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Page 119 text:
S TO R Y A N D V E R S E 115 SUMMER VACATION By Barbara Bruton I ' erhaps ' twill start you dreaming bile working in study hall. Or it can come at evening When you hear your homework call. It came to me today, worse luck. When my brain was at its best. I could not think and my mind turned blank, In the middle of a Latin test. Even at home on quiet school nights. With homework scattered all about, I think of a dip in the briny deep Or a mountain streamlet filled with trout. And I wonder on in jumbled thoughts Until at last I can visualize Myself on a horse, in the cool of eve Underneath the starry skies. Dreaming away, I forgot the books That I know I need for class. So my teachers say if 1 don ' t perk up They ' re afraid I will not pass. But who on earth can concentrate With a mind in such confusion? ALONE Anon Dedicated to 11. E. M. loiie ? Yes. quite alone. Alone with God and I lis everlasting peace. )li, just to be able to See the sun go down behind The rugged hills, to see God ' s colors form from The heavens. To think one ' s thoughts alone. To breathe ( iod ' s breath, And to clear one ' s mind, alone.
Page 118 text:
114 T II E A RT 1 S A N S ' 3 6 DAWN AND SUNSET By Selma E. Moidel Dawn and t he world awakens From its peaceful slumber. The pinkish hues of the morning sun Are tinting the hills and valleys. What can this new day brin ? Perhaps a smile, perhaps a tear. Hut always inspiration ! As it turns a page in the book of life It turns our hearts once more To the God of Eternal Hope — Dawn ! Sunset — the darkness has triumphed And the world returns to its slumber. But o ' er the distant hills and valleys Spreads a blanket of flame and gold, The last adieu of a dying day. Reluctantly it falls from view With one brief pause as if to say, " ' A day has passed — a day well done What matters if there was a tear? There ' s always inspiration ? " As it turns a page in the Book ol Life So turn our hearts once more To the ( rod of Peace, and Rest, and Memory — Sunset ! NOCTURNE By Gail Martin Majestically she passed With every sail set Undaunted by the waves that broke Against her plunging prow. She was an old ship Of such massive beauty Yet such queenly grace She seemed a very dream ship That must vanish with the dawn.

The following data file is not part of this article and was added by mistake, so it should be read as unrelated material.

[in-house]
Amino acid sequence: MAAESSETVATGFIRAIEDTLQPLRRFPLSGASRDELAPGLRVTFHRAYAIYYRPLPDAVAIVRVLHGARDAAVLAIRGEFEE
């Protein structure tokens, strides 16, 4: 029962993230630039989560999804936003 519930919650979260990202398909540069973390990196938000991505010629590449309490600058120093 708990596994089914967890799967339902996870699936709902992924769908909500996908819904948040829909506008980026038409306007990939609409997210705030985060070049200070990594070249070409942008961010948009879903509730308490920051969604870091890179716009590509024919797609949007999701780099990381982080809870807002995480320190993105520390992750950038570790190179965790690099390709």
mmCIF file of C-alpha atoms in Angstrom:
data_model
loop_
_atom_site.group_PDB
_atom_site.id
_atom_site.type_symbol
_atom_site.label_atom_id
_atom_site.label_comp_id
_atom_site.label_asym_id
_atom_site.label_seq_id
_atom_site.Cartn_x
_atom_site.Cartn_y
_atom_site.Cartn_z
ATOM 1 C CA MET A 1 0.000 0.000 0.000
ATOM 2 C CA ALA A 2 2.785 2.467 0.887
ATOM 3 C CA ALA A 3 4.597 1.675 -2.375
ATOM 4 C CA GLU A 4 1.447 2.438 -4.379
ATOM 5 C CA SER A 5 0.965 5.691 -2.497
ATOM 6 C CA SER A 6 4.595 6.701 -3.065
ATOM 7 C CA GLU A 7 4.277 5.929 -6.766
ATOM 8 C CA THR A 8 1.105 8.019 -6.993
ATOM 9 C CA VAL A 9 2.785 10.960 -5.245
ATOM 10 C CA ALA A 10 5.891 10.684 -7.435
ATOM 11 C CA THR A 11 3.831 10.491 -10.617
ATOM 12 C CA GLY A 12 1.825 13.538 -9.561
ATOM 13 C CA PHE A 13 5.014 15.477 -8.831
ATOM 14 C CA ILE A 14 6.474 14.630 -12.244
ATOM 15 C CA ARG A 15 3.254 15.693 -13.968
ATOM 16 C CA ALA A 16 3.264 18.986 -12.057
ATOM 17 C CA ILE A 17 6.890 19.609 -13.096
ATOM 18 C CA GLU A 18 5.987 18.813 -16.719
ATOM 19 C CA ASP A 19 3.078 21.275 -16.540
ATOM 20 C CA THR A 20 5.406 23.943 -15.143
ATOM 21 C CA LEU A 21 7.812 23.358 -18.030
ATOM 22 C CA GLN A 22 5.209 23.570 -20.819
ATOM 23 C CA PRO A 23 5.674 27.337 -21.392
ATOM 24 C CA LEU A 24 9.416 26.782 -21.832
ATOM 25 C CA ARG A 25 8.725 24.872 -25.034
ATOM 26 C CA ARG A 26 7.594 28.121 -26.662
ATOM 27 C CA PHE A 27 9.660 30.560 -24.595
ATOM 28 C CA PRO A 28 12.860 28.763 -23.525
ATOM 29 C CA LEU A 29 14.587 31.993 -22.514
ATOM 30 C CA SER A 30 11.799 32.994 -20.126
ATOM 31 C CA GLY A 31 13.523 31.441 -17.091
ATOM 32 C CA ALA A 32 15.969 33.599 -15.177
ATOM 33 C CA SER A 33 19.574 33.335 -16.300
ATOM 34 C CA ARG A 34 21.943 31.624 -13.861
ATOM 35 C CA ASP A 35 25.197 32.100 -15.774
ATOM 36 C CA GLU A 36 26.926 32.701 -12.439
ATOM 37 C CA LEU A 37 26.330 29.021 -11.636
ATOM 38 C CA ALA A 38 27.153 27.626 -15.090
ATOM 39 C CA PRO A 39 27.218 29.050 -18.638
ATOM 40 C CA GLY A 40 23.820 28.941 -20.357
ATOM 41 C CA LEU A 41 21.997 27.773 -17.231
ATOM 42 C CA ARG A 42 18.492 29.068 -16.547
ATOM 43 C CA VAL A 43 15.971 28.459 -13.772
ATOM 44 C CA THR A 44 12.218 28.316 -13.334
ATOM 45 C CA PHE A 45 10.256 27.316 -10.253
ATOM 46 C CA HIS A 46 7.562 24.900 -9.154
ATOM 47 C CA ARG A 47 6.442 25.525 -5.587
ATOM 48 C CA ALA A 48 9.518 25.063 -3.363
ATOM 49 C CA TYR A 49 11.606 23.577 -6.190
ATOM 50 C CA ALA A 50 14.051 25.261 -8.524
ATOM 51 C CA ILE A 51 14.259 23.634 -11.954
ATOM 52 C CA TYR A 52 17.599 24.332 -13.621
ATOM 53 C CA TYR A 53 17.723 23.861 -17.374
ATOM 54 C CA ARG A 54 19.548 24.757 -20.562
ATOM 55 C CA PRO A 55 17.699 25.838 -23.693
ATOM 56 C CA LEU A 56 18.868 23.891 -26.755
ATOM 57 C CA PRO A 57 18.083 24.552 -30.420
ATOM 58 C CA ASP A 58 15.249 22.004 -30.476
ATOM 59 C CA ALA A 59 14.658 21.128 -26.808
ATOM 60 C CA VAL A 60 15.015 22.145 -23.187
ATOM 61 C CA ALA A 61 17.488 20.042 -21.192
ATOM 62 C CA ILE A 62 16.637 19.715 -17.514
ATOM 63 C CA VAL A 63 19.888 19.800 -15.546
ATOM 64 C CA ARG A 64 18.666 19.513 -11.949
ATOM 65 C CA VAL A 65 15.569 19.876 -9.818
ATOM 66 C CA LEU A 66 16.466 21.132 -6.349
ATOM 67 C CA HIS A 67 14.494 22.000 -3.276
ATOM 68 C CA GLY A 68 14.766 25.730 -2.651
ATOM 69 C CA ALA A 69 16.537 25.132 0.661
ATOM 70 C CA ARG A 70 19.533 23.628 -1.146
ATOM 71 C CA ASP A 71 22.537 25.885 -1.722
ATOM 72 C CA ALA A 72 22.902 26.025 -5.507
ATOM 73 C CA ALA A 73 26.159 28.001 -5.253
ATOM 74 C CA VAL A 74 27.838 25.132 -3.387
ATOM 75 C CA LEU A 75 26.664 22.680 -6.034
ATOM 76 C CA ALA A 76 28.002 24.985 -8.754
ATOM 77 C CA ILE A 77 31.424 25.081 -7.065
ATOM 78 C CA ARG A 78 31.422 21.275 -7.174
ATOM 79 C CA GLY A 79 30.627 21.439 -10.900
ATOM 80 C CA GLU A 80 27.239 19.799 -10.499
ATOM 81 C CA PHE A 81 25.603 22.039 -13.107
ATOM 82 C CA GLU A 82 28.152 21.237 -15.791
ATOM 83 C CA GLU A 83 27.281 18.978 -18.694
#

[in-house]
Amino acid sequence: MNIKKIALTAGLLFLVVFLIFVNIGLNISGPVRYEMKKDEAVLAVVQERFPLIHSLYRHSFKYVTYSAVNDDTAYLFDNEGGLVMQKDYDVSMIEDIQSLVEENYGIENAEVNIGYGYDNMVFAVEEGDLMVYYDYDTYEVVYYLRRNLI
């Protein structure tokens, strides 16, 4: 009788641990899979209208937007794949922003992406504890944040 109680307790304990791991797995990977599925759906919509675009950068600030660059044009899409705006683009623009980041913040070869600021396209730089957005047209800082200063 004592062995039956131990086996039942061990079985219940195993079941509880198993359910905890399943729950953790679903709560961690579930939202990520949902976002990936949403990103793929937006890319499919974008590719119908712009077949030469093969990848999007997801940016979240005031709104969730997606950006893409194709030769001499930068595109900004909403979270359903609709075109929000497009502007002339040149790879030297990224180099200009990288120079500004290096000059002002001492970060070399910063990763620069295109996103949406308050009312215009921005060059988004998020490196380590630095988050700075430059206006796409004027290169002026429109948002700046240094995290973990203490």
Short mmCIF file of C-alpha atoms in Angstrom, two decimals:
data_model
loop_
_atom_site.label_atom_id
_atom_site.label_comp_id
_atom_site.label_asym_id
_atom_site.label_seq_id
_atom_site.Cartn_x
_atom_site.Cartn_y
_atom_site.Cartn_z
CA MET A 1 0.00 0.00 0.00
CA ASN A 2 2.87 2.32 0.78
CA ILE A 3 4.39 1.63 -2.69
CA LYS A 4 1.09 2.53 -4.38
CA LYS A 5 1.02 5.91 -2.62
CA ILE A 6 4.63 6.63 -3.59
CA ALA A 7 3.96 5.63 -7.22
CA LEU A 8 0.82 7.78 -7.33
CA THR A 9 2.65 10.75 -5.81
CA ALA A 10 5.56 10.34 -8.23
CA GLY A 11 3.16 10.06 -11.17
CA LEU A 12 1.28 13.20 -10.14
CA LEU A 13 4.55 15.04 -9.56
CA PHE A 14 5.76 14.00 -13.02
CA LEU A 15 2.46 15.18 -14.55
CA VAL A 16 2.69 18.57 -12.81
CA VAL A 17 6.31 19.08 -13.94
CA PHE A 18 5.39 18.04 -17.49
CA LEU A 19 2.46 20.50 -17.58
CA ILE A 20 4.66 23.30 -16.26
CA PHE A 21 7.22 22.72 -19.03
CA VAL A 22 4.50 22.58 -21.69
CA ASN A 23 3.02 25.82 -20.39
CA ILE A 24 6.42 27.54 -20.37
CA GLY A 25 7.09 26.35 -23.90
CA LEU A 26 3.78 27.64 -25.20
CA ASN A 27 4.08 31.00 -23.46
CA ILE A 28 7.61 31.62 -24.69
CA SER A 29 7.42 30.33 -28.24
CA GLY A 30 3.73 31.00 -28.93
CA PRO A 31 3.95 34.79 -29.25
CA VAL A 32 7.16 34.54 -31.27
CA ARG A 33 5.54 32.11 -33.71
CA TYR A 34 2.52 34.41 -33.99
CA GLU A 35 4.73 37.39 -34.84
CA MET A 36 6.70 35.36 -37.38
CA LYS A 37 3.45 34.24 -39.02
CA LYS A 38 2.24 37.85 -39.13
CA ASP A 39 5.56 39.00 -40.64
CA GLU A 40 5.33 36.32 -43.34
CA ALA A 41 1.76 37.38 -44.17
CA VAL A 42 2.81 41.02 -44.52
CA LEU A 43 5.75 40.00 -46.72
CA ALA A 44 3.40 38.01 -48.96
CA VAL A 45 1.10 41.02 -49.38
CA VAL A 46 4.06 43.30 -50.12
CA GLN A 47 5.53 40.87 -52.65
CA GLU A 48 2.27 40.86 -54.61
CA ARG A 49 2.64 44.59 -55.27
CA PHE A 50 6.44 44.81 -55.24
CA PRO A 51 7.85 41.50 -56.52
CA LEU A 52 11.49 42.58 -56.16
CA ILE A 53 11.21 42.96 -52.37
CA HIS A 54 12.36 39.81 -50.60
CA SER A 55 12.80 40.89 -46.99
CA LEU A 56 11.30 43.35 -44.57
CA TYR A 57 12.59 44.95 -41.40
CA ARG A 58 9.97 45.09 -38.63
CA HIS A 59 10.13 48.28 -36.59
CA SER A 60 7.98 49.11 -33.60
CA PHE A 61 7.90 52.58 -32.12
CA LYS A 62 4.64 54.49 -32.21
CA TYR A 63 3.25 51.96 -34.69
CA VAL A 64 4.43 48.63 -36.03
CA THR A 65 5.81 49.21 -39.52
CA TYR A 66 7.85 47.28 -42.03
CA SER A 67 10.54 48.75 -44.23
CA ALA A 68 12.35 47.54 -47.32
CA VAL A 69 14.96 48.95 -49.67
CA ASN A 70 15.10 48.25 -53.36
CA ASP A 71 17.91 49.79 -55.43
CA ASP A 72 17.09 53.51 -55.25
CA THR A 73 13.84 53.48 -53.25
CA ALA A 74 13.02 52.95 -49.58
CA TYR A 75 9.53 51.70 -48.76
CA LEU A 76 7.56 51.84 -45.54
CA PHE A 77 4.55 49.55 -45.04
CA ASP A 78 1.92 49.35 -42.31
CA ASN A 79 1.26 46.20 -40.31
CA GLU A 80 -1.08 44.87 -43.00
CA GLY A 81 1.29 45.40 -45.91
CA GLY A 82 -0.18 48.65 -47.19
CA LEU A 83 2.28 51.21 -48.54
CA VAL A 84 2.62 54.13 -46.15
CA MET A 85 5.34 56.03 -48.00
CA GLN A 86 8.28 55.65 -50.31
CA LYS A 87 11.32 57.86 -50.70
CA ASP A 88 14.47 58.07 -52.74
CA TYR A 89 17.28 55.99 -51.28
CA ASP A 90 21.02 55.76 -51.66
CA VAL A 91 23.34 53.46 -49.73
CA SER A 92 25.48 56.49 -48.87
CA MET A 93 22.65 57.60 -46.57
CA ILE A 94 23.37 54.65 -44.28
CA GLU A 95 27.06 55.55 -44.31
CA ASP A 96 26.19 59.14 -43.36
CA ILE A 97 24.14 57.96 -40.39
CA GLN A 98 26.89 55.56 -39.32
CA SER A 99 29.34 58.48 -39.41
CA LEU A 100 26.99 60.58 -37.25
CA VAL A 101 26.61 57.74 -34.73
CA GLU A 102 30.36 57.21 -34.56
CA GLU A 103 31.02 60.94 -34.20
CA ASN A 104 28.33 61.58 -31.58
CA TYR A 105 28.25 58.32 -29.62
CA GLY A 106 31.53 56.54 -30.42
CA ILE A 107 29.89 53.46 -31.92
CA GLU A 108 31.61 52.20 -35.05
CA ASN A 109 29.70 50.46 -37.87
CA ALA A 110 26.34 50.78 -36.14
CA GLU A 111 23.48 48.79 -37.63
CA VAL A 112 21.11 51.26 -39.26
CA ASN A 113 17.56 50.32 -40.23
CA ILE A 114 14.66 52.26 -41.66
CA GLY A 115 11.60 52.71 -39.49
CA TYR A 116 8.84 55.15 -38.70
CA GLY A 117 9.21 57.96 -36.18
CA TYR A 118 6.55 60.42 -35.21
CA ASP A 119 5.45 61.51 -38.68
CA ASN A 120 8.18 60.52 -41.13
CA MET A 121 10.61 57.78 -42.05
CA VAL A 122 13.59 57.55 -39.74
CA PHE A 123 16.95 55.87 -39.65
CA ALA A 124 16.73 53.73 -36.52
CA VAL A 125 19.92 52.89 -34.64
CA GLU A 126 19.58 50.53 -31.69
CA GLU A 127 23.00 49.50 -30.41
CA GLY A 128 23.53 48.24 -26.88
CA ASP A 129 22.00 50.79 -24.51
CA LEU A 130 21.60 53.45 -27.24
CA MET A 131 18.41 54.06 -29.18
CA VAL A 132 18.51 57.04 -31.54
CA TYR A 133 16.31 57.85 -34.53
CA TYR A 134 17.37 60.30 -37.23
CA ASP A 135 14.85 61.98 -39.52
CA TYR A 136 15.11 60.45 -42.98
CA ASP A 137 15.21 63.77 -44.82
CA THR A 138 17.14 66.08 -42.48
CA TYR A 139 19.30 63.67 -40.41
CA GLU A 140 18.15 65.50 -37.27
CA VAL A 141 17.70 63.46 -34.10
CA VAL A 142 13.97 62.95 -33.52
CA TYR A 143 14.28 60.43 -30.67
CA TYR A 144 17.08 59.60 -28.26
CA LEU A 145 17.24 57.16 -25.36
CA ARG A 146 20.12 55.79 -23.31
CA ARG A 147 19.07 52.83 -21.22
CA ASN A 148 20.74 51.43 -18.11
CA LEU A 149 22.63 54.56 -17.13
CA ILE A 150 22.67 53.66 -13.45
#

Page 120 text:
116 THE ARTISANS ' 36 PADEREWSKI— MUSICAN, PRIME MINISTER Uv Virginia Merrill [gnace Jan Paderewski started out in life witli two great visions. He saw himself as a great composer. But being a Pole, he also saw himself as the savior of Poland — every young Pole of his country did. In his case the two visions united in the dream of saving Poland by his music. During the century of their bondage, from 1815 to 1915, the men of Poland throve on the legend of their country ' s marthyrdom. When the war broke out Poles all over the world (especially American) were gripped by a feverish hope: the hour for whose advent they had prayed for a century, struck at last. In 1914 Paderewski, wealthy, successful, and happy was living in bis idyllic retreat on Lake Leman, Switzerland. But Ignace, the great patriot, started in 1915, at Geneva, a relief fund for his countrymen. I le contribu- ted his money, his time, bis art, bis sleep, his health to the cause. Then he came to America. His arrival in America virtually marked the end of his career as an artist, and the beginning of his career as a statesman. At the end of the war the White Eagle of Poland was soaring high again on the day when the Black Eagle of Prussia was smitten dead. Once more there was a government at Warsaw; once more there was a Polish army. When Paderewski arrived in Poland, successful, be was made a Prime Minister. He endured the hopeless muddle of Polish politics for a year — he sacrificed the last remnants of his wealth, bis nervous energy, bis hopes. Then he resigned in 1919. Beginning all over again, he once more became the world ' s greatest artist. He still wants to be rich in order to serve an ideal — he wants to aid bis beloved Poland. In the spring of 1936, Ignace Jan Paderewski consented to broad- cast, by radio, his great ability as a pianist to millions. For a moment his art conquered the world, and after he has passed on he will be remembered by a minuet.
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